Students say team-building efforts have paid off, both in and out of the courtroom.
In addition to studying all things legal, students in the Mock Trial Society are committed to helping new teammates feel at home. This year, the society has hosted online socials, physically distanced walks, and other activities. And it has continued a tradition of pairing new members with seasoned cohorts, who make special efforts to welcome them.
That focus on building relationships has paid off, both in and out of the courtroom, the students say.
Every winter, the club sends two teams to regional competitions hosted by the American Mock Trial Association. This year, for the first time since 2007, both teams won bids to the Opening Round Championships Series, to be held online on March 20 and 21. The top teams from each of several ORCS tournaments will be eligible to compete in the National Championship Tournament in April.
Mock Trial Society President Jolie Kemp '21 has made a point of bringing in formal support from various sources, including an alumnus who is a lawyer. And Herschel Nachlis, a research assistant professor of government who became the group's adviser last fall, has mock trial experience, says Kemp, a government and French major, and co-captain of Orion, one of the society's two teams.
Over time, team members have been able to fine-tune their skills and form close friendships, she says. "I think it's a combination of those two things that has really led to our success."
Nachlis, who also is a policy fellow at the Nelson A. Rockefeller Center for Public Policy, says what the students have accomplished is "really impressive, especially this year."
"College mock trial thrives on teamwork, and achieving collaborative success over Zoom is truly to our Mock Trial Society students' credit," says Nachlis, who teaches "Law, Courts, and Judges" and captained a mock trial team as an undergraduate at Macalester College. "This was all through their own hard work—while some other schools' programs have full-time coaches, Dartmouth's is entirely student-driven."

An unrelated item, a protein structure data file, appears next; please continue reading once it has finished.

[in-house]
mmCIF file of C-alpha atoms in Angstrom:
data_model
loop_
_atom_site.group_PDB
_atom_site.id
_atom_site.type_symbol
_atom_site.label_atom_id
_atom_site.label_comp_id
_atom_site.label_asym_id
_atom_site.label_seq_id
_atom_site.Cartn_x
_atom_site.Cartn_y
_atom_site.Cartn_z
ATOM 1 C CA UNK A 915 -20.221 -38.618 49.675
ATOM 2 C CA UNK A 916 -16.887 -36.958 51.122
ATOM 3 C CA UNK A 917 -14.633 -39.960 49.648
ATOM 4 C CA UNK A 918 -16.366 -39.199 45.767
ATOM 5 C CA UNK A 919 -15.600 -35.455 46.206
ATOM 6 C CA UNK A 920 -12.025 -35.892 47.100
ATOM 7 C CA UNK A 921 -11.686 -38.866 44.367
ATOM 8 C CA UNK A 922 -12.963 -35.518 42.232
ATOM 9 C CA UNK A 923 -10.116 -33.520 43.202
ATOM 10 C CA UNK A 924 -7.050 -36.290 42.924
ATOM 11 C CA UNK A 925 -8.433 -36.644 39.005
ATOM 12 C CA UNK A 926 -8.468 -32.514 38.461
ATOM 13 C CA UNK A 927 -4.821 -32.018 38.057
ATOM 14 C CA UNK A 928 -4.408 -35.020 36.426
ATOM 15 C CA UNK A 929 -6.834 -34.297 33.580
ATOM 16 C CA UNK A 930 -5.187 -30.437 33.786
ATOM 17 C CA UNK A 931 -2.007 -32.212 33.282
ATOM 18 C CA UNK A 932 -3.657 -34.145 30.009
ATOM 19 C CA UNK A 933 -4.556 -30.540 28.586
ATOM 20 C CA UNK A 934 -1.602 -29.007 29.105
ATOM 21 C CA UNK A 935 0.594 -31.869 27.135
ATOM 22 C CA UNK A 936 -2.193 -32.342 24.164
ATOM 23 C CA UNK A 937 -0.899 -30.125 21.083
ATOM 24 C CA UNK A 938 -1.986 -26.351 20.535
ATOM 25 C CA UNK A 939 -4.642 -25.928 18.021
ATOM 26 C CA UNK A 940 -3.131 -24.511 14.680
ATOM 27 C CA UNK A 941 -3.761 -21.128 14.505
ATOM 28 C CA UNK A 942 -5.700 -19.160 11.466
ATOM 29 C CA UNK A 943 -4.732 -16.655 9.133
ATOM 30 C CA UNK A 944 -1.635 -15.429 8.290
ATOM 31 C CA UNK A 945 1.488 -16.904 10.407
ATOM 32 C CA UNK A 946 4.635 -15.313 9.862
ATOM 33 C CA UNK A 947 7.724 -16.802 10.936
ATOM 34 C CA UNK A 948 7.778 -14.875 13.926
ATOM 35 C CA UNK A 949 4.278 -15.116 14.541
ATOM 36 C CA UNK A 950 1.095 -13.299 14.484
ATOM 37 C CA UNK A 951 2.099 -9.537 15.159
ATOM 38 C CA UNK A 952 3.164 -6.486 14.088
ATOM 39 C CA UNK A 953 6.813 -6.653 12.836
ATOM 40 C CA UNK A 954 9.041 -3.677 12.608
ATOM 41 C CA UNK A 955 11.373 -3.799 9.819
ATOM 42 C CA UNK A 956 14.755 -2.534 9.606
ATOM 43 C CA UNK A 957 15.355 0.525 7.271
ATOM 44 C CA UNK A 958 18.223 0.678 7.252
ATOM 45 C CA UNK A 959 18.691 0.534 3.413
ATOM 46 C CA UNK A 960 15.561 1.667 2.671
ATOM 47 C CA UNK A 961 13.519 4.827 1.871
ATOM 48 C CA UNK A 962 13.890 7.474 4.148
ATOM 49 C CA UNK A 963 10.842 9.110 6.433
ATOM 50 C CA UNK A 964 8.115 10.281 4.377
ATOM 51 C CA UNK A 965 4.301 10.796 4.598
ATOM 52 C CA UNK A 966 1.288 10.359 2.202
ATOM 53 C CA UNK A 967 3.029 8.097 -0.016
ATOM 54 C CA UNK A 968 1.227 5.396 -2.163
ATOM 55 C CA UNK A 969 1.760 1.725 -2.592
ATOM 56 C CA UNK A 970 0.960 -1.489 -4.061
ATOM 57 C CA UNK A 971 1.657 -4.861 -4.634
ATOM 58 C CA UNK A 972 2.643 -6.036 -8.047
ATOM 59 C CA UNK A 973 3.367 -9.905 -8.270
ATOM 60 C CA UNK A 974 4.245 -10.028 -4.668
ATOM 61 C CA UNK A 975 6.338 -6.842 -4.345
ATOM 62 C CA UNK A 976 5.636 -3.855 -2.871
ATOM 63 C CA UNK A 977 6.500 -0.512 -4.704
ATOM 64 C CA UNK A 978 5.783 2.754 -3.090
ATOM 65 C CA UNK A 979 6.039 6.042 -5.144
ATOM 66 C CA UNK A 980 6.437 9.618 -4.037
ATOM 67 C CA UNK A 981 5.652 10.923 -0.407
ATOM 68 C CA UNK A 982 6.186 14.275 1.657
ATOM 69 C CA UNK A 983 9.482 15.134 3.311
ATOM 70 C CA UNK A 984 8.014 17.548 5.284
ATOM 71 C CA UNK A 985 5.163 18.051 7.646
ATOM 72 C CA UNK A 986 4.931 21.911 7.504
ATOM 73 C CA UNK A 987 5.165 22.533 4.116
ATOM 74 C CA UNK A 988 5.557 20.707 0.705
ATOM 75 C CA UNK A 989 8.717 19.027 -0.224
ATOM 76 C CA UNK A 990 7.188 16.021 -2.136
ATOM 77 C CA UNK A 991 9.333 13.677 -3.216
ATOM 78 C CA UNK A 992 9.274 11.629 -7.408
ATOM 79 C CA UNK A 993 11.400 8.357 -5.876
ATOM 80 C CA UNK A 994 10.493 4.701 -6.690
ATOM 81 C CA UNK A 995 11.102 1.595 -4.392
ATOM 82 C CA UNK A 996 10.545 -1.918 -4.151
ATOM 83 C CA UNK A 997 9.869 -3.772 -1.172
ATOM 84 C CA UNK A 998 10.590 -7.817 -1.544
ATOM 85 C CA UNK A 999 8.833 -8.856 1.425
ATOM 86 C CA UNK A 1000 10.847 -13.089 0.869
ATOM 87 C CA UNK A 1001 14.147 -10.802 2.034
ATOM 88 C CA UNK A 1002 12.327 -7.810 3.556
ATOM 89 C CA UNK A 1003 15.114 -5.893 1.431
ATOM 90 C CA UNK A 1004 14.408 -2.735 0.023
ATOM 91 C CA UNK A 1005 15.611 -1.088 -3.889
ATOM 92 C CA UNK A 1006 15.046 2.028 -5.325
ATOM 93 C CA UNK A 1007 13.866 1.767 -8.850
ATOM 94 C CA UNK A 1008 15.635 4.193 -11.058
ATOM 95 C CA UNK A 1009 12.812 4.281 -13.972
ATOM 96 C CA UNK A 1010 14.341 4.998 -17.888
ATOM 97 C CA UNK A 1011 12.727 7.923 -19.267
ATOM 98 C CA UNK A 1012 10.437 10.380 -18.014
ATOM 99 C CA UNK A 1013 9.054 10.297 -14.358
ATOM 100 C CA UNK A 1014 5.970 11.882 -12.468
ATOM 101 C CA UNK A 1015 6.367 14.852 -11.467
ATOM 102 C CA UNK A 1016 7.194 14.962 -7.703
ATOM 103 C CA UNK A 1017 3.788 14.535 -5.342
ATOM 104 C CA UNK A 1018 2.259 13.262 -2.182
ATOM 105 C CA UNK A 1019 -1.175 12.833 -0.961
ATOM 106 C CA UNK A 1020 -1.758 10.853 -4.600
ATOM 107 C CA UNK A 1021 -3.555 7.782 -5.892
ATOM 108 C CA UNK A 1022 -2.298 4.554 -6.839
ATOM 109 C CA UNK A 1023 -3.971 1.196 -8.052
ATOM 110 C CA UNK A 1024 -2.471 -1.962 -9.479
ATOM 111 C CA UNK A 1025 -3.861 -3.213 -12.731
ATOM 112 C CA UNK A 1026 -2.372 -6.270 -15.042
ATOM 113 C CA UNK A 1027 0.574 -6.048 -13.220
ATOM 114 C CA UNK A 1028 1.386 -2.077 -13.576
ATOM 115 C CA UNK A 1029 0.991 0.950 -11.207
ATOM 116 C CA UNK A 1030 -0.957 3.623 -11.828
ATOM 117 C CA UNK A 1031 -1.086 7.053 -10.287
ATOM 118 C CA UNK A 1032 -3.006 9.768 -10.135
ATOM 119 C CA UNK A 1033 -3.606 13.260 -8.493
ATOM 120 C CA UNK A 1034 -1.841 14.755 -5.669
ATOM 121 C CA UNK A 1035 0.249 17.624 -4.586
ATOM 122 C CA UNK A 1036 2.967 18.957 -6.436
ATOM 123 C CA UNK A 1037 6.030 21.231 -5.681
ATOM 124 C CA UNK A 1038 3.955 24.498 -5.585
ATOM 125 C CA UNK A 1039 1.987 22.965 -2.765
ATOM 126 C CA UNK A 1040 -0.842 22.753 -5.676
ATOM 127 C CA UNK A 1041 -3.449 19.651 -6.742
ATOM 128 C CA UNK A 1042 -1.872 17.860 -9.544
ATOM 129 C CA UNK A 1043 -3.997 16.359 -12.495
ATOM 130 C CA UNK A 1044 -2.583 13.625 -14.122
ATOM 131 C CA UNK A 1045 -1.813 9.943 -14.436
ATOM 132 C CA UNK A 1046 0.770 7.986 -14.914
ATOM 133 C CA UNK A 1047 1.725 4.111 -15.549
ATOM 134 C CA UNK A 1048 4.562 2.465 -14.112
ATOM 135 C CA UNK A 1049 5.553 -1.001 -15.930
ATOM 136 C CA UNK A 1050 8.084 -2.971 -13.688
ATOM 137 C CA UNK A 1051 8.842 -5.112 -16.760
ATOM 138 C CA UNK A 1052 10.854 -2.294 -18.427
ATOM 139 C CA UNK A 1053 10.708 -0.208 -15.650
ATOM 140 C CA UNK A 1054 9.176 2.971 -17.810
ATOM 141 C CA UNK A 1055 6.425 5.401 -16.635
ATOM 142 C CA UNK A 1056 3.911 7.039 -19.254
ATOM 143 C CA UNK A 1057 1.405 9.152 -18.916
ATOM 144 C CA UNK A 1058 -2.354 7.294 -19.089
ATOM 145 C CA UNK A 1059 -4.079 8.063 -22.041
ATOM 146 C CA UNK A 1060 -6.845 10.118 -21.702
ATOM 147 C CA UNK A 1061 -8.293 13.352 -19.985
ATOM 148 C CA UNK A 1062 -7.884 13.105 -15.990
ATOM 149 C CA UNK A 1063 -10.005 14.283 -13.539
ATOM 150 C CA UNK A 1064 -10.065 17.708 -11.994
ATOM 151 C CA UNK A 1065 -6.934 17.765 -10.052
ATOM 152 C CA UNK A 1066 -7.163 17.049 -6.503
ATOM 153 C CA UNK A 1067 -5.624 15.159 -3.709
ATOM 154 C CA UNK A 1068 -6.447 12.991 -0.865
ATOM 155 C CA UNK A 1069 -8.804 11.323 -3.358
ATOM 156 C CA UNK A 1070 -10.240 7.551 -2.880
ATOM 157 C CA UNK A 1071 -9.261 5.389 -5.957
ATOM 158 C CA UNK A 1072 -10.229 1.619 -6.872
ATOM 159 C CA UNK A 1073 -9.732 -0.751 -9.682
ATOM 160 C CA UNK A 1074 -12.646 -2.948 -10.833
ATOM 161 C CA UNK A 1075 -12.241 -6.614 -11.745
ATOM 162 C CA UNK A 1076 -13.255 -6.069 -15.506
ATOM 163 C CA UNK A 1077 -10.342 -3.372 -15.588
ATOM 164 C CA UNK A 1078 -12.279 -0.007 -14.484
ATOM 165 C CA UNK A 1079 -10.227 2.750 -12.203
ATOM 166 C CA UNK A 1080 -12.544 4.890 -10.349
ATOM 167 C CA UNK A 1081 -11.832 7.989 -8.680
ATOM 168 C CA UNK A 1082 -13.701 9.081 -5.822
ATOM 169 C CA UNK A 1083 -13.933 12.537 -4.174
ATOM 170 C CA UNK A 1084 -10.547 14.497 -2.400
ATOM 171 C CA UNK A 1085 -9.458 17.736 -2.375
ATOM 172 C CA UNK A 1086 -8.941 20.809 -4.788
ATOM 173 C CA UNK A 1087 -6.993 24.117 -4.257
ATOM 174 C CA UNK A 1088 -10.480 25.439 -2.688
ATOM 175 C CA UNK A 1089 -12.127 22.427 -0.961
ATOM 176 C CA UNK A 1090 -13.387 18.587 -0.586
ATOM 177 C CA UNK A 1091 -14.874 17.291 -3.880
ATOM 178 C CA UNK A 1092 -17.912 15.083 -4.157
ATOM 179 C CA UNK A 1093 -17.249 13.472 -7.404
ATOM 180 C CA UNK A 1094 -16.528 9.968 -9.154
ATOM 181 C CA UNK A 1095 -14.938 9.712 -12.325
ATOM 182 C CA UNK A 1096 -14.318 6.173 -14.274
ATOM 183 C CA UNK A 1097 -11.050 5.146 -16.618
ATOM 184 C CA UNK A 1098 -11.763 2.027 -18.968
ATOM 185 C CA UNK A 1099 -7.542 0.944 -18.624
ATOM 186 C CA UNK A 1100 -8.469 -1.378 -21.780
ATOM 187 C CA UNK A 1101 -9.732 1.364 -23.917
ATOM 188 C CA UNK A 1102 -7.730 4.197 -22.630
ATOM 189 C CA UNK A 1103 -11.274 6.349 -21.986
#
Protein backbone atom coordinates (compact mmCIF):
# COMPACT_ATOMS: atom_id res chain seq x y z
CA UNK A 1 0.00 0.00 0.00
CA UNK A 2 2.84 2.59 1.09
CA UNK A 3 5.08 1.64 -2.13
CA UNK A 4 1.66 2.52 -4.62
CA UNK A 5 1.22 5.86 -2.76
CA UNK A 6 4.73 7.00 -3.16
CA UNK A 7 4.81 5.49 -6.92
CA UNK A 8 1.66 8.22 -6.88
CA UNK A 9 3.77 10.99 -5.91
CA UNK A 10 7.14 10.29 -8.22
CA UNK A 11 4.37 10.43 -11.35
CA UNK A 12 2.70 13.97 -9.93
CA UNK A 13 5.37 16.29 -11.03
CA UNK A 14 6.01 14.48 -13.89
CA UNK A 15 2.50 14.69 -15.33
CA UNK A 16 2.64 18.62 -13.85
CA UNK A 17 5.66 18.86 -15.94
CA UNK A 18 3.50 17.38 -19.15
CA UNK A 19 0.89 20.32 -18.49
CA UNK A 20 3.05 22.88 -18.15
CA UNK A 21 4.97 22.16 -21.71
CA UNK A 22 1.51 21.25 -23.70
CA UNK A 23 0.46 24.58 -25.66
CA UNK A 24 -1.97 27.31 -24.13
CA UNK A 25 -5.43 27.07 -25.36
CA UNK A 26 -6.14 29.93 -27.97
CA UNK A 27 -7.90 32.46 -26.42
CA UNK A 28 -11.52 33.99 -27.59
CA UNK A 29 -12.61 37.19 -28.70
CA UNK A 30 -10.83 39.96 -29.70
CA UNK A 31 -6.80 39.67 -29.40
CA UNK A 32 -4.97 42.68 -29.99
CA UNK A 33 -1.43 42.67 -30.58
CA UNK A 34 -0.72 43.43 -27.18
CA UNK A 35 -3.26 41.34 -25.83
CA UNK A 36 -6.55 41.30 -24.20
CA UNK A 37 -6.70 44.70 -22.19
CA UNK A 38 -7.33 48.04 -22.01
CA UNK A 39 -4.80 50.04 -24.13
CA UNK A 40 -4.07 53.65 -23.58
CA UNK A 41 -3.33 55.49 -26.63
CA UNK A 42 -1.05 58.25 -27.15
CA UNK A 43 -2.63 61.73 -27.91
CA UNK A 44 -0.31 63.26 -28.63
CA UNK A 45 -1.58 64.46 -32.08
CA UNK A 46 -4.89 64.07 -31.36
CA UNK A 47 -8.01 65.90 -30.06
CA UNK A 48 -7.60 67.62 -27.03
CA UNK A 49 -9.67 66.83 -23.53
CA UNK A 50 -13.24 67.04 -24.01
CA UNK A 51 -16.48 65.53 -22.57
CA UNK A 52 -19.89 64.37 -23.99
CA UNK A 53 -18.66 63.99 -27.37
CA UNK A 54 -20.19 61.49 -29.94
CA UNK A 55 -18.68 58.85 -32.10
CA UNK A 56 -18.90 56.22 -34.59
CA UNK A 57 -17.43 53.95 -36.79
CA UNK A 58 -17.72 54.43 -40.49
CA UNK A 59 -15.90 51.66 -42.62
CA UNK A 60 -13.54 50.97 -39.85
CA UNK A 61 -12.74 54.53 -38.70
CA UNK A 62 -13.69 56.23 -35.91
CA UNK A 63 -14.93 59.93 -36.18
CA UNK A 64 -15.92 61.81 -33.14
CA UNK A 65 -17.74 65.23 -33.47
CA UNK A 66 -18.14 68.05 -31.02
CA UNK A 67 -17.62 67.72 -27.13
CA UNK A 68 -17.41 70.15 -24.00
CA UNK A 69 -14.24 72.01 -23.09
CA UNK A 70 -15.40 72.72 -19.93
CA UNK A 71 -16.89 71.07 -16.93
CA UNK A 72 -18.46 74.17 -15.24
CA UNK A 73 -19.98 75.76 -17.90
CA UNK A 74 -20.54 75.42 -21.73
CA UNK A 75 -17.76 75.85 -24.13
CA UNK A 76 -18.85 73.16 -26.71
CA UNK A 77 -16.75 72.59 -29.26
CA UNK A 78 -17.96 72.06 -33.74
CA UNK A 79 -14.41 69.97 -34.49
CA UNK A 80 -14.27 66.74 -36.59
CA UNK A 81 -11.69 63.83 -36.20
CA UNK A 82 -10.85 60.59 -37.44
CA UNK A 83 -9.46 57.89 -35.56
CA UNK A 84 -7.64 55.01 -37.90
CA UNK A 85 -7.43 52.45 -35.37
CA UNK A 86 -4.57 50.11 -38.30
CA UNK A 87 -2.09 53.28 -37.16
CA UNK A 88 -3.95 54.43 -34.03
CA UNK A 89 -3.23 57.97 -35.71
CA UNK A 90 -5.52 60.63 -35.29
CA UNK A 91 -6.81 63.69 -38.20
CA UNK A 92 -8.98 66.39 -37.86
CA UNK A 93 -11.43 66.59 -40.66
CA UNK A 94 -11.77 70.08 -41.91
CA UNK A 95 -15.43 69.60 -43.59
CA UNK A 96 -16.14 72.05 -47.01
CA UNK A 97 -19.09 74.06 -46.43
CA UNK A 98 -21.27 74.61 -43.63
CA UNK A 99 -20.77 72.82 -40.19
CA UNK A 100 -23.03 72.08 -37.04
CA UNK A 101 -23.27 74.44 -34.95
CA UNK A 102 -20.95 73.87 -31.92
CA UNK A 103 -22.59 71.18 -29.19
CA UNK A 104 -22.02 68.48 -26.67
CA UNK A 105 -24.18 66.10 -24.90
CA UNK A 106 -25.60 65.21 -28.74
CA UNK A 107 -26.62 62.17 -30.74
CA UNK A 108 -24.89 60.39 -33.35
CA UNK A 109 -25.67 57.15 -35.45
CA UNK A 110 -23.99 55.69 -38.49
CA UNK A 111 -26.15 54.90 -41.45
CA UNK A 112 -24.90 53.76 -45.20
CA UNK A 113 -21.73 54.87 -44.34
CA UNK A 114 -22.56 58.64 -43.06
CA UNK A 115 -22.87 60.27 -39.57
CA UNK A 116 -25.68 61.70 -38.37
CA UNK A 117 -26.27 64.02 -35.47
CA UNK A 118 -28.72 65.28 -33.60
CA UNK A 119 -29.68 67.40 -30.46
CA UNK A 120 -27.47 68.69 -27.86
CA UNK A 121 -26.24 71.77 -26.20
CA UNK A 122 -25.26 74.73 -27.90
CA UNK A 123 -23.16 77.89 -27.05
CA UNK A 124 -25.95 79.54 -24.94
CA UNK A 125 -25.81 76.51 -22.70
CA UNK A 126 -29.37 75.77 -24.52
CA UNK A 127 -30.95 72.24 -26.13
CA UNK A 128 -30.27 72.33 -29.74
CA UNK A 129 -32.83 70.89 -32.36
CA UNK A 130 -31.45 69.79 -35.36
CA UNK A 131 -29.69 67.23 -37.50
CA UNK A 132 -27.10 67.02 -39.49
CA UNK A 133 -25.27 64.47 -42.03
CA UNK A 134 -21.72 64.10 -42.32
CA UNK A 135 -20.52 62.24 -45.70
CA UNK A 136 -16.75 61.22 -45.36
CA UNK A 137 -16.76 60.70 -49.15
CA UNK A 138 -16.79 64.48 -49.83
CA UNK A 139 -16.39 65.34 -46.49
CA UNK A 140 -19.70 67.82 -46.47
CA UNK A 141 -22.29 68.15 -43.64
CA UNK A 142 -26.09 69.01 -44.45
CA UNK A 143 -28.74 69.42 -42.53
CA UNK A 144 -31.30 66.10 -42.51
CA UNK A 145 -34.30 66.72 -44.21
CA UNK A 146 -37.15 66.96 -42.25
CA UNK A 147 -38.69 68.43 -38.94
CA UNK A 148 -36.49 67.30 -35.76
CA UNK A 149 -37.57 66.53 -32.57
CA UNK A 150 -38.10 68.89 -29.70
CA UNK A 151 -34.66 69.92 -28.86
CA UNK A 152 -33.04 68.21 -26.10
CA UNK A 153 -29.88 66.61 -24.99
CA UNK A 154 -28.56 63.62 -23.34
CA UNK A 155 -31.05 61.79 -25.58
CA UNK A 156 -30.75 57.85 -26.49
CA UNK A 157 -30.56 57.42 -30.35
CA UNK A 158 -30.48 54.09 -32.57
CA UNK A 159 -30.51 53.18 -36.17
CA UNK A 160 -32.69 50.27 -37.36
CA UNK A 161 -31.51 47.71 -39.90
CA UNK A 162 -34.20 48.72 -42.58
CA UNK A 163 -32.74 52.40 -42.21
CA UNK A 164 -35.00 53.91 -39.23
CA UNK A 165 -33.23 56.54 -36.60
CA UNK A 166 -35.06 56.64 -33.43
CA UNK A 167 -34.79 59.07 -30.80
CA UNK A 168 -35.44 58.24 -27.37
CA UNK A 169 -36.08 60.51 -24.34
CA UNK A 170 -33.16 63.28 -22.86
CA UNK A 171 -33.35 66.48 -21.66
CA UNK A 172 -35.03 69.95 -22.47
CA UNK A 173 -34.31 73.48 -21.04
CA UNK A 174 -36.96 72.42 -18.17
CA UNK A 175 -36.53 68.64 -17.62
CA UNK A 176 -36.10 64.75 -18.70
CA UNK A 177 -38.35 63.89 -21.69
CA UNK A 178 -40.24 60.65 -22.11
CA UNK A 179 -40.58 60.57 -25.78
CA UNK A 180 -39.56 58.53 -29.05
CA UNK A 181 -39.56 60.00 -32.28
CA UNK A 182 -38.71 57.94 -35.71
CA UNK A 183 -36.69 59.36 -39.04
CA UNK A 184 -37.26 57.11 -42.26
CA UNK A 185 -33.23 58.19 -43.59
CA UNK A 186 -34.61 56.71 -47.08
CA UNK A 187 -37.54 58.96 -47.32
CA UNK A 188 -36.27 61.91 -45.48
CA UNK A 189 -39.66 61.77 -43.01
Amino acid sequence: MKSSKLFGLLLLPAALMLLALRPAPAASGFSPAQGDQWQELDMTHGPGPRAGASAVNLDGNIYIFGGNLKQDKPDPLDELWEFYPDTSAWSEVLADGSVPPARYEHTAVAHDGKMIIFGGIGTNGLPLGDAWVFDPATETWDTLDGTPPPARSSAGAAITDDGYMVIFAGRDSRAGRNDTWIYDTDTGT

Before the regionals, Nachlis provided feedback on a practice trial.
"One thing that really stood out to me during a practice round, that shows just how prepared they were, is how the students sitting in as judges issued rulings," he says. "Their on-the-spot rulings revealed incredible thoughtfulness and rigorous reasoning, and these stand-in judges weren't even formal participants in that practice round, they were just there to help out."
Team member Sebastian Fernandez '24 says being able to find his niche on campus has been helpful, particularly given this year's circumstances. "I was really excited to be part of the team, to be welcomed and know I had a place at Dartmouth where I could express myself and learn from other people," says Fernandez, who plans to major in geography. "It's been good to have that outlet and that space, and to have them not only as team members but also as friends."
Those friendships often continue long after graduation. This year, Zoe Schwartzman '21, vice president of membership, created a database containing former members' contact information.
"If one of our mock trial alums is working in law or consulting or government, or whatever it may be, current members can reach out to them," says Schwartzman, a government major and co-captain of Orion.
At the upcoming ORCS, members will put their skills to the test, acting as either attorneys or witnesses in mock trials with many of the elements of a real courtroom. The case, which they started working on last summer, involves a death that may have been caused by pesticide poisoning.
Balancing preparation for finals and for the competition has been a challenge, but "everyone's really excited," says Bella Dunbar '23, an economics major and co-captain of the Mock Trial Society team Pegasus.
Aimee Minbiole can be reached at email@example.com